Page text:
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Perry denies interest in replacing VA Secretary Shulkin

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Secretary Shulkin has fallen out of favor with Trump?

President Trump is supposed to replace the search, VA Secretary David Shulkin; reaction and analysis from Robin Biro, the former Obama campaign’s regional field director, and Dan Palmer, contribution for The hills.

Energy Minister Rick Perry said on Wednesday he had no plans to replace David Shulkin, as the next head of the Department of Veterans Affairs in the midst of eroding White house support for the embattled Shulkin.

“I am Minister of energy, from now until the foreseeable future. Happy,” Perry told reporters after a Senate hearing, adding that reports that President Trump was floated to replace him Shulkin were “fake news”.

Sources told Fox News on Tuesday that Trump was given the relocation Perry at the VA. However, the former Governor of Texas and two-time presidential candidate of the Republicans says, is “very happy” at the energy Department, and has several long-term projects “on the go.”

Trump and Perry met on Monday but the idea of Perry moving into the VA never came, Fox News was told.

Shulkin, a former Obama administration official, has several studies on his travels, and the management of the Department. Until recently, he had to waste received praise from President Donald Trump, for his work around the Agency, but also a series of blistering VA watchdog report on mismanagement and spending to a weakening of its position.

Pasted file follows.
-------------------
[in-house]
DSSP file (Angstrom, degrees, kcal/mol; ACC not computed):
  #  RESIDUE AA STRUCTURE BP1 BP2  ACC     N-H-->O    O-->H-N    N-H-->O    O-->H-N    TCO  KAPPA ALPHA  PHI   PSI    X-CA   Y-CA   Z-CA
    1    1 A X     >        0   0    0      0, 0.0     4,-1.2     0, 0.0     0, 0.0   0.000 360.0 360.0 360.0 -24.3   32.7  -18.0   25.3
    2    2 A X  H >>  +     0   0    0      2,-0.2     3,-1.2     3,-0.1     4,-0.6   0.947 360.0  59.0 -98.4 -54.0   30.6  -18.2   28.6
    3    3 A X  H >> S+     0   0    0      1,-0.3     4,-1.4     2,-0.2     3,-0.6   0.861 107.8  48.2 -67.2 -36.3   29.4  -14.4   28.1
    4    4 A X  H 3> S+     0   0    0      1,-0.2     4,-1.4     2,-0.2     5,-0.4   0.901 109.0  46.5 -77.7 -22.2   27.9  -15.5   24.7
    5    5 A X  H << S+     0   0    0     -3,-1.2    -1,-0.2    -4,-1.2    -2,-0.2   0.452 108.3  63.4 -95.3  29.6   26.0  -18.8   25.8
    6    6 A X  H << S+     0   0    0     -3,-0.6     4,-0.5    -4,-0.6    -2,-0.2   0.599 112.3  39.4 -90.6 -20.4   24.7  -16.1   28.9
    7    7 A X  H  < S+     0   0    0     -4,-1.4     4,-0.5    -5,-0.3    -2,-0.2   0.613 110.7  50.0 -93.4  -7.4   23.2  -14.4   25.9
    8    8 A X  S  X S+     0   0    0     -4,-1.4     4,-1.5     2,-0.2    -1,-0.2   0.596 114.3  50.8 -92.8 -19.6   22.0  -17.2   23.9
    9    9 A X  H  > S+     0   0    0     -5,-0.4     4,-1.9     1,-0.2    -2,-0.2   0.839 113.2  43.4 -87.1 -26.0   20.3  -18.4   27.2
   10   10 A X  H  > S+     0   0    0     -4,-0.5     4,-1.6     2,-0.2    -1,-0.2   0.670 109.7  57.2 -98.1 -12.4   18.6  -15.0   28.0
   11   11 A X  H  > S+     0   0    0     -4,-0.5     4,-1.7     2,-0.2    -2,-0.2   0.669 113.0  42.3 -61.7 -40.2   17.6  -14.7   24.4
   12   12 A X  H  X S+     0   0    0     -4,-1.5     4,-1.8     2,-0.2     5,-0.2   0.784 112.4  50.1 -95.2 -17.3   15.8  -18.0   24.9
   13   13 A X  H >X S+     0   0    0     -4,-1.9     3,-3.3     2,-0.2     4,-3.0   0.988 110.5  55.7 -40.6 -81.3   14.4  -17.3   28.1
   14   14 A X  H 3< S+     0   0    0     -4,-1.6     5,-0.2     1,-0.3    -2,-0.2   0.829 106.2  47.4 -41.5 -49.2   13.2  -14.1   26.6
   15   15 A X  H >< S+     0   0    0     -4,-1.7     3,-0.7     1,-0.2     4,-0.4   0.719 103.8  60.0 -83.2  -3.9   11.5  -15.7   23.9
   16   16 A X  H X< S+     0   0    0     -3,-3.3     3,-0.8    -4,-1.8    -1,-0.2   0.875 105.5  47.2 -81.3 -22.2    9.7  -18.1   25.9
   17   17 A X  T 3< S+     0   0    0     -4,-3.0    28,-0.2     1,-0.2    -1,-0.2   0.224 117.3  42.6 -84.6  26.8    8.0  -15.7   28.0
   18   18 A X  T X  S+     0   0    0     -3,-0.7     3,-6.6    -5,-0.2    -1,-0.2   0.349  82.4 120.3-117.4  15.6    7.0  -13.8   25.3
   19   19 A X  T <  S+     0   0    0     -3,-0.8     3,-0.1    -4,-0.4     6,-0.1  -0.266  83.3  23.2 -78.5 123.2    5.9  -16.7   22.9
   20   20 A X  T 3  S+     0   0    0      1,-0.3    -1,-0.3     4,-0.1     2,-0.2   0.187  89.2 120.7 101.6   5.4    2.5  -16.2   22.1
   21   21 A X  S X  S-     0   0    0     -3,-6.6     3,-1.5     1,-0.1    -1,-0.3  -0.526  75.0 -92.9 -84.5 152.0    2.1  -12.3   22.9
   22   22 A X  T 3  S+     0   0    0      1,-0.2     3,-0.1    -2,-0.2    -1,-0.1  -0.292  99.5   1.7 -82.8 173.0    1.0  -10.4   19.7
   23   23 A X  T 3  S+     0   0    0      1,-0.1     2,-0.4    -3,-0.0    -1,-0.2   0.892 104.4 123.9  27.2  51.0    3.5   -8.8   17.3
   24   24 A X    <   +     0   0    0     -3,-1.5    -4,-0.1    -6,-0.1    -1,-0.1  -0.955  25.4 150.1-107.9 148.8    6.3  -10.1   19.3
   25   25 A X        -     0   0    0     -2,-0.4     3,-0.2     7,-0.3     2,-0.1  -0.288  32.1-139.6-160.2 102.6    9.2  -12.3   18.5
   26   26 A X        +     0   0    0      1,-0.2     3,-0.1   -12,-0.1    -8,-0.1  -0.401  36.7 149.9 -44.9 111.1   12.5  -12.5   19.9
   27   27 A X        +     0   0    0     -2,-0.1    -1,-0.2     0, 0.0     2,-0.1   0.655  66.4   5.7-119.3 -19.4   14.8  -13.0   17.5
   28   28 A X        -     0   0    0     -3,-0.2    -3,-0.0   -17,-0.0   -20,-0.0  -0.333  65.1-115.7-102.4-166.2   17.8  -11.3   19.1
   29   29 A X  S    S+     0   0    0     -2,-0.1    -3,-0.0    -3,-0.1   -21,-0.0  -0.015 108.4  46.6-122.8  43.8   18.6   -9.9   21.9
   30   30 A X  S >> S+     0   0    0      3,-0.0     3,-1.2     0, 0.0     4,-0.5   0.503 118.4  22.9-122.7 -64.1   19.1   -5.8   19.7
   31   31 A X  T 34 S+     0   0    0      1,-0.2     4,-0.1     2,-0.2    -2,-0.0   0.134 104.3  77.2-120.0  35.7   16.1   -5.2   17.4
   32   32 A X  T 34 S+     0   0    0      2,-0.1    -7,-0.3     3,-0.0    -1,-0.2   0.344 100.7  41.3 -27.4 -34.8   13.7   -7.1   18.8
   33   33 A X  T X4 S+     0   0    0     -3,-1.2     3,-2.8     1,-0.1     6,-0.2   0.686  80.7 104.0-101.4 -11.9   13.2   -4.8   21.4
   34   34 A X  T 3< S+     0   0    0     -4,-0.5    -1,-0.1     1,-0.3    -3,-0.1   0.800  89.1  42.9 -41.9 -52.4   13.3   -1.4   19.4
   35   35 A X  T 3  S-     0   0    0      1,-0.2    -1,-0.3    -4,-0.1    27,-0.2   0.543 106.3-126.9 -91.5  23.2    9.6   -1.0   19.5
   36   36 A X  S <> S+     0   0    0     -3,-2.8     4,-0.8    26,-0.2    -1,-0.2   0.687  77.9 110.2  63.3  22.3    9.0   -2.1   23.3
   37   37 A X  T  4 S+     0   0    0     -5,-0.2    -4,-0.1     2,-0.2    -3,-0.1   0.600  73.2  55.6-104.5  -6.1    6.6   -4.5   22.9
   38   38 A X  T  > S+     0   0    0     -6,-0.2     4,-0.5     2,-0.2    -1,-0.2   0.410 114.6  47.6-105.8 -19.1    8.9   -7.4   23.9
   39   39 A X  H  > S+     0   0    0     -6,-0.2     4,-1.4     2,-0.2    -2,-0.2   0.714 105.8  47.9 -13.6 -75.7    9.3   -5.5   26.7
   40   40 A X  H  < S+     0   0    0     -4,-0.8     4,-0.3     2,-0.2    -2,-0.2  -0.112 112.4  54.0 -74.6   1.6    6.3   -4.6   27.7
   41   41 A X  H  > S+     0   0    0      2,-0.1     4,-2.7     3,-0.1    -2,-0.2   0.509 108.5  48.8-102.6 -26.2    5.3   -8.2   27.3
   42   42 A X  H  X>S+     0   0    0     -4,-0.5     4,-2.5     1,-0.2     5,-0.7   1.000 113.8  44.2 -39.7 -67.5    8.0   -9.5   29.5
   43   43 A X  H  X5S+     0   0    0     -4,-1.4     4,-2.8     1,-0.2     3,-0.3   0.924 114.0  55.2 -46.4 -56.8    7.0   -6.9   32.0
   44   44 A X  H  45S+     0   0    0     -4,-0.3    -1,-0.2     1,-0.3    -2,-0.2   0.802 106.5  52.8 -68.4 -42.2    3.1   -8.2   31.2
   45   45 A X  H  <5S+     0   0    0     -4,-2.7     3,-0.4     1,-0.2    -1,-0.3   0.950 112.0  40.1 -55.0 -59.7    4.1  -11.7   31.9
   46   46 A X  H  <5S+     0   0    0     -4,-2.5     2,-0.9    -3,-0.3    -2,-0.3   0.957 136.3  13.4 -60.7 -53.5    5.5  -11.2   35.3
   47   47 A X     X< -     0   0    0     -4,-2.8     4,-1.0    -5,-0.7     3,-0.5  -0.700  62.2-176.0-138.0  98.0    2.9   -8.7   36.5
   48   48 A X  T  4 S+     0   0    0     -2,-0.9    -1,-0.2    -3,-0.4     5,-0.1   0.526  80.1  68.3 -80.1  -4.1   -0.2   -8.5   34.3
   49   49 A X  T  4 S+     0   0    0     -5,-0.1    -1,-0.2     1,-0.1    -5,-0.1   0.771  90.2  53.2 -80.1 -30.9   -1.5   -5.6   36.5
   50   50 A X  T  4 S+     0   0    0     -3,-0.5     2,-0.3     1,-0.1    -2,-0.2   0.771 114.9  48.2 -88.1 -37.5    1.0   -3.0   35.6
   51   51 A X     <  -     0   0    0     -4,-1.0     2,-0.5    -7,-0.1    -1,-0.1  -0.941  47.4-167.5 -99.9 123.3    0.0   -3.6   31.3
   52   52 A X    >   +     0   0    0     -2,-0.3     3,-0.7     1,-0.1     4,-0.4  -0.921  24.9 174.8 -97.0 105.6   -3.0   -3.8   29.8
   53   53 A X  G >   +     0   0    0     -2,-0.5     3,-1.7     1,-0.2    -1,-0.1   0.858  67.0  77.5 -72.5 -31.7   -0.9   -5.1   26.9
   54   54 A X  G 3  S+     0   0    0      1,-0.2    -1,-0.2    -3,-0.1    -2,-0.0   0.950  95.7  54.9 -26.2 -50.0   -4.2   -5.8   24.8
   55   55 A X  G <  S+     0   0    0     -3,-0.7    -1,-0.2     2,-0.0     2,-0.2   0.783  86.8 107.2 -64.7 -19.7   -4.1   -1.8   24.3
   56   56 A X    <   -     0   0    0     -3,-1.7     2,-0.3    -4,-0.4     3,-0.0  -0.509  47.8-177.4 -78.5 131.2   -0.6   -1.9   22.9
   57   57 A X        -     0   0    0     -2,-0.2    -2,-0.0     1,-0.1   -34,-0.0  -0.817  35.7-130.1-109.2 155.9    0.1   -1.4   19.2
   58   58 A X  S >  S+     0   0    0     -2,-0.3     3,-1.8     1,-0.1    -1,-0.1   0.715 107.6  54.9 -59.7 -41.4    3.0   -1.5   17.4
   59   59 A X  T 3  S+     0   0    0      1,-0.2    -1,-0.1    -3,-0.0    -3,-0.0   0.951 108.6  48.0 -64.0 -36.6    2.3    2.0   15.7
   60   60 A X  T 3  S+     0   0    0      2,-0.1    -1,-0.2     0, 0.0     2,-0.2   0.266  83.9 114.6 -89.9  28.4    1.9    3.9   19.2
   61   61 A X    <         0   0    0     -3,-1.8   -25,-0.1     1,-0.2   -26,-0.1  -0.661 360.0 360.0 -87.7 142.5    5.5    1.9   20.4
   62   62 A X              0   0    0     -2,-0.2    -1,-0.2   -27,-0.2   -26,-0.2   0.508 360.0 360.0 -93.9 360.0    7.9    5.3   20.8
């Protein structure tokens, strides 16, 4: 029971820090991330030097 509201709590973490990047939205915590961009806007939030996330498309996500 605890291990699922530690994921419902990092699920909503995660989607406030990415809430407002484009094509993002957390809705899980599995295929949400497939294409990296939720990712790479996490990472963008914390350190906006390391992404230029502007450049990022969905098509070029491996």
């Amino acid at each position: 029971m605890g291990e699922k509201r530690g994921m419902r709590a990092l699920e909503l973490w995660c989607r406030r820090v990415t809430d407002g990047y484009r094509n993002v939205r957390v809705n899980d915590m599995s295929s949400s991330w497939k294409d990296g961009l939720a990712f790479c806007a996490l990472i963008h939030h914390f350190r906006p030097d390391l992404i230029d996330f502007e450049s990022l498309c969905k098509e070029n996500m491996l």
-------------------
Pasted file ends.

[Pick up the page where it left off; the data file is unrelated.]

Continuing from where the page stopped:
In the last few weeks, Shulkin has the face of a revolt within his Department and is now fresh allegations that he used to be a member of his security detail to run personal errands.

The uncertainty about Shulkin status, the government has paralyzed the left, the second-largest Department, with members of Congress confused about ” who is responsible and what is being done to improve care for the 9 million veterans in more than 1,700 government-run medical facilities. For the most part, Republican and Democratic legislators are still behind Shulkin, consider him as the best guard of the VA, to fend off would Trump the administration’s efforts to privatize VA care.

“The President must decide whether he is going to empower the Secretary Shulkin to do his work,” said Sen. Jon Tester, D-Mont., the ranking member on the Veterans Affairs Committee. “We need to know who’s calling the shots.”

“Malfunction in the administration of our ability to move forward has been hampered,” he added.

Shulkin was, holding on to his job by a thread, the cast as a blood internal report found ethics violations in connection with his trip to Europe with his wife last summer.

The VA inspector General is also following a complaint from a member of the Shulkin’s 24-7 security detail that he was asked to accompany the Secretary, a Home Depot and carry the furniture in his house, according to two people familiar with the statement, the discuss anonymity to an ongoing investigation.